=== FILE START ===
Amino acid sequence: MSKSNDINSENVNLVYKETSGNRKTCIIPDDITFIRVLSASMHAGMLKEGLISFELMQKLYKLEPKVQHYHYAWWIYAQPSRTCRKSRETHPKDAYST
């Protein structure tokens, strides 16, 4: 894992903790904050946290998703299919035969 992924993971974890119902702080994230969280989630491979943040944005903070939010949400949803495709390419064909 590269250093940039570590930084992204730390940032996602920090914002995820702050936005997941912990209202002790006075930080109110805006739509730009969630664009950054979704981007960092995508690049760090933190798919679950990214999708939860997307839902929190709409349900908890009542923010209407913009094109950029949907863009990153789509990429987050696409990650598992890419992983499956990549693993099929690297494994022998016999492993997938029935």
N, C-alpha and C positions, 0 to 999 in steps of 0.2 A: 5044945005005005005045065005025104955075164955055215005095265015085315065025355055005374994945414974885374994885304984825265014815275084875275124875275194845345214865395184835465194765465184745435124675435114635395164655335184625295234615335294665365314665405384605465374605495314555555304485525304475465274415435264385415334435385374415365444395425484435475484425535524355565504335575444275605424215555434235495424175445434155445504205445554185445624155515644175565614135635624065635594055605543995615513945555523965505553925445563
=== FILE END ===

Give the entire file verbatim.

Amino acid sequence: MSKSNDINSENVNLVYKETSGNRKTCIIPDDITFIRVLSASMHAGMLKEGLISFELMQKLYKLEPKVQHYHYAWWIYAQPSRTCRKSRETHPKDAYST
């Protein structure tokens, strides 16, 4: 894992903790904050946290998703299919035969 992924993971974890119902702080994230969280989630491979943040944005903070939010949400949803495709390419064909 590269250093940039570590930084992204730390940032996602920090914002995820702050936005997941912990209202002790006075930080109110805006739509730009969630664009950054979704981007960092995508690049760090933190798919679950990214999708939860997307839902929190709409349900908890009542923010209407913009094109950029949907863009990153789509990429987050696409990650598992890419992983499956990549693993099929690297494994022998016999492993997938029935």
N, C-alpha and C positions, 0 to 999 in steps of 0.2 A: 5044945005005005005045065005025104955075164955055215005095265015085315065025355055005374994945414974885374994885304984825265014815275084875275124875275194845345214865395184835465194765465184745435124675435114635395164655335184625295234615335294665365314665405384605465374605495314555555304485525304475465274415435264385415334435385374415365444395425484435475484425535524355565504335575444275605424215555434235495424175445434155445504205445554185445624155515644175565614135635624065635594055605543995615513945555523965505553925445563